Temporary Refinance Facility, relief package for the industry, and relaxations for exporters; if there were a list of tangible actions taken over past week by those at the helm of central government, this is where it would end.
There is little doubt that the pandemic will push brakes on industrial activity in the country in a manner never seen before. It is also true that the signalling made to industrial sector will prove momentous in setting the tone for limiting downsizing and managing risk of large-scale unemployment in the months to come. But there is a time and place for those actions - and at the risk of raising ‘economic’ optimism in the times of gloom – this is not it. At least, not yet.
If government machinery – much like any other resource – has finite and limited capacity, its immediate priority should be containment of the spread, and provision of life-saving healthcare to those battling for their lives. There is no set prescription on ‘how to manage a pandemic’, anywhere in the world, much less for a perpetually struggling nation such as ours. In fact, as Dr. Nadeem ul Haque has noted repeatedly, this is going to be a case of learning by doing, requiring an ever-adaptive strategy.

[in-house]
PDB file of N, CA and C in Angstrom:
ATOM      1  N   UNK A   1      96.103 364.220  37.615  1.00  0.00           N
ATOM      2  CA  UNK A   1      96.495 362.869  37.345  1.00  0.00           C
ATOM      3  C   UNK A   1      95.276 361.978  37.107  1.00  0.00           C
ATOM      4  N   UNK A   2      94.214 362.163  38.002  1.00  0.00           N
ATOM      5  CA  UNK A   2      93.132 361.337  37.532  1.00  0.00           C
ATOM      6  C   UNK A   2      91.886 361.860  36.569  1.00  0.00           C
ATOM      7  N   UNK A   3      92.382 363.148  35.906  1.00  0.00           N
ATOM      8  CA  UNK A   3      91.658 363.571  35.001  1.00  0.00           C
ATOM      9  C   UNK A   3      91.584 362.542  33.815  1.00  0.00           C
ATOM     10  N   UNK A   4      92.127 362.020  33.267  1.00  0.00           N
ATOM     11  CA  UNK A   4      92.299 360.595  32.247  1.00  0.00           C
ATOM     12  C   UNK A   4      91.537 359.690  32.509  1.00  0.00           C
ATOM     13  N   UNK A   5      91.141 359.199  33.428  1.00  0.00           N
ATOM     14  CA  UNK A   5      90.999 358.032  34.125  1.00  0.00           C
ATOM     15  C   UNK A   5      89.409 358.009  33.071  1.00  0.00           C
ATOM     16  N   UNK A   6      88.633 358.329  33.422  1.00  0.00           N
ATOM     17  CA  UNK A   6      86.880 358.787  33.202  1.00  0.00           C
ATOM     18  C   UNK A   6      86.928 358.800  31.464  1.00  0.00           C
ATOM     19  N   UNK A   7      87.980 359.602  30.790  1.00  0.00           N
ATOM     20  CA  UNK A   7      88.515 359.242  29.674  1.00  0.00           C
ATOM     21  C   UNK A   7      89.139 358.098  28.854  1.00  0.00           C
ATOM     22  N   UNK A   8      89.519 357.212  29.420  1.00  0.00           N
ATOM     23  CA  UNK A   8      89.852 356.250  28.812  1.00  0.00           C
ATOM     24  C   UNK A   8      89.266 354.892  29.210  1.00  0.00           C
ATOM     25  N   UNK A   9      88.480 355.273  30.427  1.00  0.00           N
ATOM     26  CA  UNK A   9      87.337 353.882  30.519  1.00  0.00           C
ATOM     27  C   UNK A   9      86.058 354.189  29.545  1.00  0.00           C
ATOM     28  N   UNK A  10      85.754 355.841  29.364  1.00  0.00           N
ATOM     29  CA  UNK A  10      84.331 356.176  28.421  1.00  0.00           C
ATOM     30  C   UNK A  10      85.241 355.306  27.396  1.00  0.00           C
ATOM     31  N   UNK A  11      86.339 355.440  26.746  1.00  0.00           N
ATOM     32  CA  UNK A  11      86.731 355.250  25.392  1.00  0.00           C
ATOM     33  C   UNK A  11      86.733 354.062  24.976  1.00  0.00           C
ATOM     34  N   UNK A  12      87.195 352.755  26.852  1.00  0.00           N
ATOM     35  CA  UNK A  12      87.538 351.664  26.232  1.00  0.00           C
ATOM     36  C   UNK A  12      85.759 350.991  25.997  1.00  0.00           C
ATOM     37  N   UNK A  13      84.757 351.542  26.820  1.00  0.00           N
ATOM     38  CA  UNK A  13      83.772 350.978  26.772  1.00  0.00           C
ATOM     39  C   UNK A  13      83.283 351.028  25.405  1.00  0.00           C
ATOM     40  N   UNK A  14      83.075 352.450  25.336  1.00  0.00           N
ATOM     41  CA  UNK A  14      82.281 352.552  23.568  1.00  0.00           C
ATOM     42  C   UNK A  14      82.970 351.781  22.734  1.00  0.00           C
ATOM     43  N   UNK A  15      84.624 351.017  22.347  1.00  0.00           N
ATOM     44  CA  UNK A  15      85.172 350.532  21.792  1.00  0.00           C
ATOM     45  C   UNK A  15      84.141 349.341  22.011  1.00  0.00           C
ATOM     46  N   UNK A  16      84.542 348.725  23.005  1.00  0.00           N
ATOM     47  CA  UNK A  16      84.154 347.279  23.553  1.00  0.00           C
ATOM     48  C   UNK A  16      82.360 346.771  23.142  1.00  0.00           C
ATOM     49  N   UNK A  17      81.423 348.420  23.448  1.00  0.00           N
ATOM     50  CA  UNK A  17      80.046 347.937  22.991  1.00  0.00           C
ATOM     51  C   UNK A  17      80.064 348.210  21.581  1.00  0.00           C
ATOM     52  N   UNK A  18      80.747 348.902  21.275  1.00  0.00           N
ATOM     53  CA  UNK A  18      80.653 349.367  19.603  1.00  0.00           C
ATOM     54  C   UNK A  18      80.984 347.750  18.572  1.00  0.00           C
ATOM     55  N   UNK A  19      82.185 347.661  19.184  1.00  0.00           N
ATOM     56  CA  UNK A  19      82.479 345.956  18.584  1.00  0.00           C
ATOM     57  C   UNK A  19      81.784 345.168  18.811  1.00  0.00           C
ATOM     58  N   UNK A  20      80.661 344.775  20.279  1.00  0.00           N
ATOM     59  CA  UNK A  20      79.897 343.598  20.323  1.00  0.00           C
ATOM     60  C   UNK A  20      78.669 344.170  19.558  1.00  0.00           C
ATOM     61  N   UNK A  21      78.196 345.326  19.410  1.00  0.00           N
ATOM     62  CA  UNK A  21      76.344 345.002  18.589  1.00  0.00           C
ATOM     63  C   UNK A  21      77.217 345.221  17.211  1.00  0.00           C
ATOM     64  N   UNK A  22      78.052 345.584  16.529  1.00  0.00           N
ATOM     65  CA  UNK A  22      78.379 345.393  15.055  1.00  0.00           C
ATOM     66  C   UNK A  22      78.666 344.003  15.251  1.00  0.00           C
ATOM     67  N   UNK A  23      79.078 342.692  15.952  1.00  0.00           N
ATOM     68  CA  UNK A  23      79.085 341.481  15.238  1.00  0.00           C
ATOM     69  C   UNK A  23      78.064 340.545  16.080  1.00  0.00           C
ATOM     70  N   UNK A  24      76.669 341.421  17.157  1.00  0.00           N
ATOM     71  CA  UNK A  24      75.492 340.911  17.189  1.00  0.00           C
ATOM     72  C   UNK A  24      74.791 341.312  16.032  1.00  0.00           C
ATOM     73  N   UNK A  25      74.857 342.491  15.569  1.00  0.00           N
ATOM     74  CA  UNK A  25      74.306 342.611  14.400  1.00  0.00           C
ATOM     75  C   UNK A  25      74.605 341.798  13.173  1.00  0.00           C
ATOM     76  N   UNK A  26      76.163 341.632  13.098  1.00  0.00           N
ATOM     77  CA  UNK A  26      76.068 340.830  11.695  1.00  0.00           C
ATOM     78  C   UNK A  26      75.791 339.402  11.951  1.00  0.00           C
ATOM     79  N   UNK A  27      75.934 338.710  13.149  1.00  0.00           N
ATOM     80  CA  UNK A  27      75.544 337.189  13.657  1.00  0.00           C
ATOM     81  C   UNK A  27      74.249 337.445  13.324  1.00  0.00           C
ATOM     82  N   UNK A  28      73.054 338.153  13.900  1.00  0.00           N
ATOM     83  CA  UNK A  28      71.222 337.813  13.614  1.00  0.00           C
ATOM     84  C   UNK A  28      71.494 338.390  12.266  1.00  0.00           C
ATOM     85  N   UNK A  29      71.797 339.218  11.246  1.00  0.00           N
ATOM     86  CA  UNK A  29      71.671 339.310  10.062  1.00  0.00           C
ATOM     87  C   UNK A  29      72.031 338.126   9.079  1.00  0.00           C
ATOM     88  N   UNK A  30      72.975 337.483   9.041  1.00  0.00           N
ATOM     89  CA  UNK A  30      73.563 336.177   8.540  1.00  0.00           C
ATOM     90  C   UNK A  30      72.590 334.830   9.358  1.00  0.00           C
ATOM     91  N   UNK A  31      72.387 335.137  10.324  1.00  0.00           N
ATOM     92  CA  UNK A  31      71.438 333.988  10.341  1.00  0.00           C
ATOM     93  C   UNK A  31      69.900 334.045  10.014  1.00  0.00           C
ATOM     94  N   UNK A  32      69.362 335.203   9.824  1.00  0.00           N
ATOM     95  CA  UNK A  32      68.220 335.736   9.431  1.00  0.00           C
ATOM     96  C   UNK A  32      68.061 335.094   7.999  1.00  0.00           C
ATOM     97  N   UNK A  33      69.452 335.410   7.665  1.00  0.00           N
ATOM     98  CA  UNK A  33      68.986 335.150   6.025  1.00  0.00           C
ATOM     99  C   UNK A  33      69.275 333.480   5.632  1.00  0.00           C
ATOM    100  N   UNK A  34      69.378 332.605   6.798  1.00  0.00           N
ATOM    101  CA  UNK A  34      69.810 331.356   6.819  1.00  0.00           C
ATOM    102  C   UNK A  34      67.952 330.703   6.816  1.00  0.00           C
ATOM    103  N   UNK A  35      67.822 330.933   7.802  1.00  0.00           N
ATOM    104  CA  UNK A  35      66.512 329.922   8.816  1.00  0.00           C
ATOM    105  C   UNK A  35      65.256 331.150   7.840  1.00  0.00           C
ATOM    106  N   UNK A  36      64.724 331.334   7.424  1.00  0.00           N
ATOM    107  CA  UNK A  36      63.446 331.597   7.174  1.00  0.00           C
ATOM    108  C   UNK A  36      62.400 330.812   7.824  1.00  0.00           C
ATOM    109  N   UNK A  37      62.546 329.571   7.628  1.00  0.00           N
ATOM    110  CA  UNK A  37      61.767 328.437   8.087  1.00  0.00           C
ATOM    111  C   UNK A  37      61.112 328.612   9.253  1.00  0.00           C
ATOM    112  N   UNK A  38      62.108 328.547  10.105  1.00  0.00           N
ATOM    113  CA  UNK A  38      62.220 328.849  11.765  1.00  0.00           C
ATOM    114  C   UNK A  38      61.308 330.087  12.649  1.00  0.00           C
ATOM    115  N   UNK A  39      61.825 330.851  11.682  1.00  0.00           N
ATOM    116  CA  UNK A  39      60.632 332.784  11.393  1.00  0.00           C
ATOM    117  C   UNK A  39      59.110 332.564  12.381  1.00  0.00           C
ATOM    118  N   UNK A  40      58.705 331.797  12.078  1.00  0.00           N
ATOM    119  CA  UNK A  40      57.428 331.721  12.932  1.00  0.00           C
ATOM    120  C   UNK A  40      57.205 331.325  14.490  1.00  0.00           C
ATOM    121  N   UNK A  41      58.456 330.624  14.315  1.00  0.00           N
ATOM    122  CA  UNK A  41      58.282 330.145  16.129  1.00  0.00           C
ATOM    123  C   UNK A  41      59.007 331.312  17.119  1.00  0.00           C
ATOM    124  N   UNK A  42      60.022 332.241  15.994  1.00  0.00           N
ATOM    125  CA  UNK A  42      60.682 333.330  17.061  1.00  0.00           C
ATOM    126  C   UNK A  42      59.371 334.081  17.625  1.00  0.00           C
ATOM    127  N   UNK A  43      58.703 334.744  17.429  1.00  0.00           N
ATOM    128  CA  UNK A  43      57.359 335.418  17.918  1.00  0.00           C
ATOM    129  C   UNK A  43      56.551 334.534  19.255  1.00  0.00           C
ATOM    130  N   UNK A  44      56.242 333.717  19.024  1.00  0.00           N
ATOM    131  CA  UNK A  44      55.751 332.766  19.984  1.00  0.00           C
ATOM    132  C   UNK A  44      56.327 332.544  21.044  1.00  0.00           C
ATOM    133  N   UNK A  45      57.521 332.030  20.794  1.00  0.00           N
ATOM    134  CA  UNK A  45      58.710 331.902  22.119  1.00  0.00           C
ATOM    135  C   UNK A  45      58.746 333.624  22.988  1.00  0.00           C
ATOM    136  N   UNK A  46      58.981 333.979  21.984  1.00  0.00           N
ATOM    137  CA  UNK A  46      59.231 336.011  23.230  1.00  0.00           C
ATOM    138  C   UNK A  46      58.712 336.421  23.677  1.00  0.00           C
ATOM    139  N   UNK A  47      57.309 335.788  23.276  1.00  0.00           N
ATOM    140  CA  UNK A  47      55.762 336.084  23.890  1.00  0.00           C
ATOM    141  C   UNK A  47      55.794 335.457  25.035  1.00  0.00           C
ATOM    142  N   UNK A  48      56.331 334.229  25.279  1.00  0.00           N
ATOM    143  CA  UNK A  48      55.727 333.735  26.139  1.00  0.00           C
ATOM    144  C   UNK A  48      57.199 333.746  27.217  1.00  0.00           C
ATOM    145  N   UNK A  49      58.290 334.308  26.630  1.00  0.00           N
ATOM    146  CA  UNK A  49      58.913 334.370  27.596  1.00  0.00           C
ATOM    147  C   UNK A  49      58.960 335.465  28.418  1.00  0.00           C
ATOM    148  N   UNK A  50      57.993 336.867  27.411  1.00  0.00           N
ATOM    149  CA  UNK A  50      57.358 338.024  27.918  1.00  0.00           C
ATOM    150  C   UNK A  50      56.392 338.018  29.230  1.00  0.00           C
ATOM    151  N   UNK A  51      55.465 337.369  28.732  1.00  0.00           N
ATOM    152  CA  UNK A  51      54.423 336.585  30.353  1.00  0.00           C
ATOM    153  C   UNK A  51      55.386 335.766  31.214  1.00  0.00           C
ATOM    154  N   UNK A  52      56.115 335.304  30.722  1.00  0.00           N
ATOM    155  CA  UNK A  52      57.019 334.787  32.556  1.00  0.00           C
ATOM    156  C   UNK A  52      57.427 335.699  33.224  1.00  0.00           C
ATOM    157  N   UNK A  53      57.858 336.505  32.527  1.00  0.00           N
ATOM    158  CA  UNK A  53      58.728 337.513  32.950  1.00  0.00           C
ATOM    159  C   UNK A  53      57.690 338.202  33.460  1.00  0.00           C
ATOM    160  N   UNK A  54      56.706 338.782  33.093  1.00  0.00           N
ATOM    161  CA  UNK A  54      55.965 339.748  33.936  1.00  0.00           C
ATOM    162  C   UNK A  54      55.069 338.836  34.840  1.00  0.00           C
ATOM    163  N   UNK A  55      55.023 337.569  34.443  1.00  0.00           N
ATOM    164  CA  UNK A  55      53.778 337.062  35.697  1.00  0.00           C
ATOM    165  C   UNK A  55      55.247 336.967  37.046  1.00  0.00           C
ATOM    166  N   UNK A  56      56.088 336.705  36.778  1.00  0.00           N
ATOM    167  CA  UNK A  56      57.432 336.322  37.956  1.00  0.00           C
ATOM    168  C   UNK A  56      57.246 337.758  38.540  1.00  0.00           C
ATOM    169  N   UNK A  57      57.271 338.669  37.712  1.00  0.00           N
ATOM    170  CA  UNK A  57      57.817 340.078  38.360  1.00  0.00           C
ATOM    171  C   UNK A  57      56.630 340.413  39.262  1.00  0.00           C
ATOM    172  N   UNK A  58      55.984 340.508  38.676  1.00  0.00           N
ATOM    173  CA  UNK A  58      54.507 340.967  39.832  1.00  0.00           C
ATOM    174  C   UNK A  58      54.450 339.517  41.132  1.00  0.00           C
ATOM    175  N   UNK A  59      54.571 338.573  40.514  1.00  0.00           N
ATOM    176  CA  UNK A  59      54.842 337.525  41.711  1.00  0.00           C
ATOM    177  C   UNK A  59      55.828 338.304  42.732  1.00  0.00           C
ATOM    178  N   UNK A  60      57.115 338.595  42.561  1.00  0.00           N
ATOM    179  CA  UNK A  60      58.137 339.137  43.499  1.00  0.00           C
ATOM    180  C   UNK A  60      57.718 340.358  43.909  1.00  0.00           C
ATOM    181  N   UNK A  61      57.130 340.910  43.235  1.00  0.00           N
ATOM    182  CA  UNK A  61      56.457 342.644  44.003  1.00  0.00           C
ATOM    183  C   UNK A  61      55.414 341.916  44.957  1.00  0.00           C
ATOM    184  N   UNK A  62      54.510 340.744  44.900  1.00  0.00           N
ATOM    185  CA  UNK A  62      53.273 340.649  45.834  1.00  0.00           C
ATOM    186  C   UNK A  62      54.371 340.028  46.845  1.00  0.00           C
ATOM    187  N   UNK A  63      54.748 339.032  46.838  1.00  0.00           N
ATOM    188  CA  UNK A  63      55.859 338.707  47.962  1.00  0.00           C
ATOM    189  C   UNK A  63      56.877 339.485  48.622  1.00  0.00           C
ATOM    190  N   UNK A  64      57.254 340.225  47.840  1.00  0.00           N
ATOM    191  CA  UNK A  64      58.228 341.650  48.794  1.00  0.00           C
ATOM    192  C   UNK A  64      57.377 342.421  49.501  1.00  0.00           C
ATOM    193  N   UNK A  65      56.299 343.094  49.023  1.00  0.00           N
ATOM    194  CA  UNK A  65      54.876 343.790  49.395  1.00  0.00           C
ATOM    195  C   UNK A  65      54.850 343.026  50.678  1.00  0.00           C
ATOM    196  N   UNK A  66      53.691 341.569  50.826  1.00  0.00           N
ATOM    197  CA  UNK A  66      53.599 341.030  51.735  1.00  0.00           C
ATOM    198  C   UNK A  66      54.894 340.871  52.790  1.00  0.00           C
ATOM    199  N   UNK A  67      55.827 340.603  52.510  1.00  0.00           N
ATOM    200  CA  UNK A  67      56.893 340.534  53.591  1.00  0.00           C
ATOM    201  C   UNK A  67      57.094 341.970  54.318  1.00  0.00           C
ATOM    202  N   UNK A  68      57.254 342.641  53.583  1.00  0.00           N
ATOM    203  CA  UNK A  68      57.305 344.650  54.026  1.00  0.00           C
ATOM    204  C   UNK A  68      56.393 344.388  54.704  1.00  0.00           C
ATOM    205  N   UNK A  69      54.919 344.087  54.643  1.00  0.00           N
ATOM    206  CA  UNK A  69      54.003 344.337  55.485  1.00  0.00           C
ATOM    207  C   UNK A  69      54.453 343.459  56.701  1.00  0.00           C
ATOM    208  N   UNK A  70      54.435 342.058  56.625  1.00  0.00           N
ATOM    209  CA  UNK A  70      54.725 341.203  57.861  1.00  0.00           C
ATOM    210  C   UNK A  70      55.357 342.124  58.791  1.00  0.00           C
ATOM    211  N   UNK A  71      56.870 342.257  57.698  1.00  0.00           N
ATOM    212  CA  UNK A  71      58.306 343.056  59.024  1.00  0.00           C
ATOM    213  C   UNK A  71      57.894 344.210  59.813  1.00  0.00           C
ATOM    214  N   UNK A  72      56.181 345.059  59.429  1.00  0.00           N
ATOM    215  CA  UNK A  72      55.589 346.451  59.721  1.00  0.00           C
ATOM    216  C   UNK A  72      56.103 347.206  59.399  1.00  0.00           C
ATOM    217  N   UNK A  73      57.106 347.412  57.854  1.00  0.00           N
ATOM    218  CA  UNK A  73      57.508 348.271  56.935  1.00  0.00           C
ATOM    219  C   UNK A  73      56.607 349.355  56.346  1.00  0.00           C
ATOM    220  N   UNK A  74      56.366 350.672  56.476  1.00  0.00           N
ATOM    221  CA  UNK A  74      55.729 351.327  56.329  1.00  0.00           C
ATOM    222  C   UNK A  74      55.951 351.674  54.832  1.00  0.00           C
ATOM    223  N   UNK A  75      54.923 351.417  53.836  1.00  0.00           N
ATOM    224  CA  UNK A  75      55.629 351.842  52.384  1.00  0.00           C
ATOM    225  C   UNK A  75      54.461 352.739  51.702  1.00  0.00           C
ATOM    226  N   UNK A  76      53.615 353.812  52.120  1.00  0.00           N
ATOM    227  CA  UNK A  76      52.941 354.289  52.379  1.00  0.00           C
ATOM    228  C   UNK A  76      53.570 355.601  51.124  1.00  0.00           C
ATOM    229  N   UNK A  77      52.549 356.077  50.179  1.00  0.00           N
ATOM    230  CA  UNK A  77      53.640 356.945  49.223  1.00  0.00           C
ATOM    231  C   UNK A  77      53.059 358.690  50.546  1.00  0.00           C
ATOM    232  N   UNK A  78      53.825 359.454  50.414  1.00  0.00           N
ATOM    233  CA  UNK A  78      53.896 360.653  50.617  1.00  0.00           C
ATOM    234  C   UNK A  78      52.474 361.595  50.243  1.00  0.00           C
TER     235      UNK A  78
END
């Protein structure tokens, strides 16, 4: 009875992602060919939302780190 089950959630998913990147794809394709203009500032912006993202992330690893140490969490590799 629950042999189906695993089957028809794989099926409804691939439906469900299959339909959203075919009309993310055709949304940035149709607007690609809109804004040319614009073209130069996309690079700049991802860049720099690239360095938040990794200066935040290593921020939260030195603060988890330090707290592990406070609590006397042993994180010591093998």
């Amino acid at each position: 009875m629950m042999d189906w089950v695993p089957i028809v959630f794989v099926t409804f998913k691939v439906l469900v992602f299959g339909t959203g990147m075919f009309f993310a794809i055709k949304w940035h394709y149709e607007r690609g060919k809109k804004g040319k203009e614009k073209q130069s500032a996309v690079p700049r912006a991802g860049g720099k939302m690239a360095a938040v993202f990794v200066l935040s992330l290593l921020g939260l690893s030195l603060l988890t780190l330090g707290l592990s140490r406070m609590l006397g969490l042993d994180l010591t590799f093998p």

Instead, it appears that fears of slowdown in exports, missed LSM targets, and private sector credit offtake has dominated the discussion in economic policymaking circles. This is unwise, at best. If the number of those infected climbs to thousands in coming weeks as various projections based on current trajectory seem to show, the human cost of the disaster will far outpace damage to economic activity.
If that sounds alarmist, consider that the Governor of New York state called on US federal government to nationalize the medical supply chain, as states are currently competing against each other to procure essential equipment. It is no surprise that those with deepest pockets are thus able to outbid ones facing highest risk of casualties.